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Hiring and Retaining Employees in Today’s Economy:

Posted by Insightlink on 08/13/21

Is your small business hiring? Join the club. With the economy in recovery and society anticipating a widespread reopening, businesses of all types are scrambling to engage workers. Some are staffing up after a prolonged closure, others have found their ranks decreased due to caregiving and other family responsibilities, while others are enjoying the fruits of a growing business or even a new one they established during the pandemic. 

But getting people in the door might be tougher than ever, considering the need for employment after pandemic closures and downsizing. In fact, says that the share of job postings with phrases like "hiring urgently" has risen over 50% since the start of 2021. 
hiring and retention

Image by Gerd Altmann from Pixabay

But remember the flip side of that: An astounding 95% of workers say they have considered leaving their jobs in 2021. It's important to ensure your current employees feel happy, comfortable, and settled, so that you retain the great talent you already have. 
Here are some ways to stand out in the race for top talent:


Raise your wages 
Of course, not every small business can afford to boost their payroll, but it’s one of the best ways to get prospective workers in the door. It will also help you keep your existing staff from looking elsewhere for work. A recent survey of small business employees found that 48% of workers say they would stay at their current job if their employee matched a higher offer from somewhere else.
Market everywhere 
Job boards. Virtual job fairs. Community college listings. Social media. The more you can get your name out, the better chance you’ll have of filling openings. Try getting creative…many employers are finding prospects on TikTok or YouTube. And consider the story your own website and social media are telling. Do your employees make it look like an inviting and inclusive place to work?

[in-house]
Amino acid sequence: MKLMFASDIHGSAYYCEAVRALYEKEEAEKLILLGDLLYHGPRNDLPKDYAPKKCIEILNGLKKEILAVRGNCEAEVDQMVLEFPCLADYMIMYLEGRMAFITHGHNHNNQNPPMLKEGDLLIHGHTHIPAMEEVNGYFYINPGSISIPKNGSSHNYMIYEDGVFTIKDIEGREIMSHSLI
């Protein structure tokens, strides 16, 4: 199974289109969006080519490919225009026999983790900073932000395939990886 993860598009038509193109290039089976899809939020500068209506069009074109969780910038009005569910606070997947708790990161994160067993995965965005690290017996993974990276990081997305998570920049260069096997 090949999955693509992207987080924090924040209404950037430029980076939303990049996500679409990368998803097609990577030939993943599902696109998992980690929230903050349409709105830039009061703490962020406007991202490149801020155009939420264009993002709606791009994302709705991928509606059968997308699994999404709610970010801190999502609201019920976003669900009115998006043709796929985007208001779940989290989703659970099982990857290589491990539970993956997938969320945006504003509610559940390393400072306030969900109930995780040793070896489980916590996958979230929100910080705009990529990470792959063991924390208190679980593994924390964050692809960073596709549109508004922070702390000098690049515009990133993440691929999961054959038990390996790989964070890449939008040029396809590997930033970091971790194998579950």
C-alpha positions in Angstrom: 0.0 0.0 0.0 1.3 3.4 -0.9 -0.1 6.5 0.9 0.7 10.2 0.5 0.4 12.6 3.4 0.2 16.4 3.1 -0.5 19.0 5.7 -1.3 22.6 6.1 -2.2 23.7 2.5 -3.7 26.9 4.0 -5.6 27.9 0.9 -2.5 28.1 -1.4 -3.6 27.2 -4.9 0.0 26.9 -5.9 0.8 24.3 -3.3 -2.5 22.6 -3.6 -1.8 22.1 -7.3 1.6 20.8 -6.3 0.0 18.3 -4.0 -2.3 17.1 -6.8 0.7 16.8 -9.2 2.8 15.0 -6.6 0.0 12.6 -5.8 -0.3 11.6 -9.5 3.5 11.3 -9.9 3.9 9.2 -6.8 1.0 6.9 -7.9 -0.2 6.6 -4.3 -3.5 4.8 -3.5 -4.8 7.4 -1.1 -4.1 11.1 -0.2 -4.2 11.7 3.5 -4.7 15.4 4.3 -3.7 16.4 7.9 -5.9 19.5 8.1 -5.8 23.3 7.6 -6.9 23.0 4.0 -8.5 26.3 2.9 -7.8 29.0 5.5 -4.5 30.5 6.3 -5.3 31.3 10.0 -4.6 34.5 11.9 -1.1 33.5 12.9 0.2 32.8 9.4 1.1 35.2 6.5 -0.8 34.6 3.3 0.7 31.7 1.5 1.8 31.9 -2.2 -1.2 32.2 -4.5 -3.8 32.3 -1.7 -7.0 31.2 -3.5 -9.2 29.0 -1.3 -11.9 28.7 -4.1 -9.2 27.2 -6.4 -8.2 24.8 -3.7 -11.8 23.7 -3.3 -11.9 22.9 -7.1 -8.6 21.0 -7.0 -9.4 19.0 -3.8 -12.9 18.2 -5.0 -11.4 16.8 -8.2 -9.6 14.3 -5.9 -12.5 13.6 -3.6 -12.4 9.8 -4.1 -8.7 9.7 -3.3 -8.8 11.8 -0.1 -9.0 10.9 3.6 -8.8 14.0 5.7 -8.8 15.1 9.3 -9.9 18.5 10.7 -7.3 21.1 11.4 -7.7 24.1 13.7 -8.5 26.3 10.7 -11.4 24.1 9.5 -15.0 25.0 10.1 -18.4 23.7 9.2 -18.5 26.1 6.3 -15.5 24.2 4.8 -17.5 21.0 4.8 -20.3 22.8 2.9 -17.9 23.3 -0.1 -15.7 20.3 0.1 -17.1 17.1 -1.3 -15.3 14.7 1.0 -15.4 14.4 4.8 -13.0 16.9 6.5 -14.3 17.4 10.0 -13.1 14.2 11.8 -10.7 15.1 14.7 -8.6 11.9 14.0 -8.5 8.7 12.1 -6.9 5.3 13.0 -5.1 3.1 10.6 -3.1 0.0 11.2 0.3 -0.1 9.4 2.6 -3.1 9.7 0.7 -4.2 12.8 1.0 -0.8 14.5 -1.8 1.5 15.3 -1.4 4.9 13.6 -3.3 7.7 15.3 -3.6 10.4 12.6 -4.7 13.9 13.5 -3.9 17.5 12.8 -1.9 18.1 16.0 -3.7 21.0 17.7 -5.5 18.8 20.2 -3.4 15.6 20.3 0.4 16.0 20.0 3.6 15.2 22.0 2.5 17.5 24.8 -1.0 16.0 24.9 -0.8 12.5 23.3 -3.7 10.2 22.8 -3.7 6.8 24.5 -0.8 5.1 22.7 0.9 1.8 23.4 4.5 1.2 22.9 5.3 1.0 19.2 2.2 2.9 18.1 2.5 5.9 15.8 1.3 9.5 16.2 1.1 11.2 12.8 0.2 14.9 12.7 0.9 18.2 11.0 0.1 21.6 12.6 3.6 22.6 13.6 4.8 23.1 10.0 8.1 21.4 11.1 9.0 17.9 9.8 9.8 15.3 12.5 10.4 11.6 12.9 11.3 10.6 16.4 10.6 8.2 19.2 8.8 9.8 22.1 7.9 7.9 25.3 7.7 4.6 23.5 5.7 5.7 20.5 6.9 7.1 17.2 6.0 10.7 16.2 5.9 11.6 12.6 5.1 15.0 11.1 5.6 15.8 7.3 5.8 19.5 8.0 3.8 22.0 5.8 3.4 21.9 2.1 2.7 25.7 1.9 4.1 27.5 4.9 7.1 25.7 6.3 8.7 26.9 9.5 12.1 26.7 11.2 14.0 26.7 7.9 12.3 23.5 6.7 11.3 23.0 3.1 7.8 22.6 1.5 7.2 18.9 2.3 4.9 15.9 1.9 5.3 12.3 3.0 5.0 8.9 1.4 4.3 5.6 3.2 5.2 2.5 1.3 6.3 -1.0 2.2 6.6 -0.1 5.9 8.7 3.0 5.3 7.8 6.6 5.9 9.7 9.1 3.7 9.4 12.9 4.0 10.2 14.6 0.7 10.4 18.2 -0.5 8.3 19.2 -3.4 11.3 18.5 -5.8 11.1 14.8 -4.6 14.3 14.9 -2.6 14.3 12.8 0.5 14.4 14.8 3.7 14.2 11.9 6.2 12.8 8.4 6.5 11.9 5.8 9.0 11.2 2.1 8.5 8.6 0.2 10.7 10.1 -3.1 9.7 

Encourage your current employees to offer referrals
No one can better sell your company to a prospect than a current happy staffer. The new person is highly likely to join the team because they already know something about your workplace and presumably have heard positive things (and possibly even the negative and overlooked them…no employee is ecstatic 100% of the time).
Consider non-traditional staff
Parents have left the workforce in droves, spurred by continuing childcare crises and inflexible employers. But many of them may be ready to burnish their resumes and look for new opportunities in the next few months as schools increasingly appear likely to open. Tout your flexibility and family-friendly schedules, if you can provide those perks, to help appeal to workers who are eager to return to the workforce, yet wary about the implications. Another resource for seasoned employees is looking to the older demographic, many of whom also left their workplaces for safety reasons but might welcome part-time work.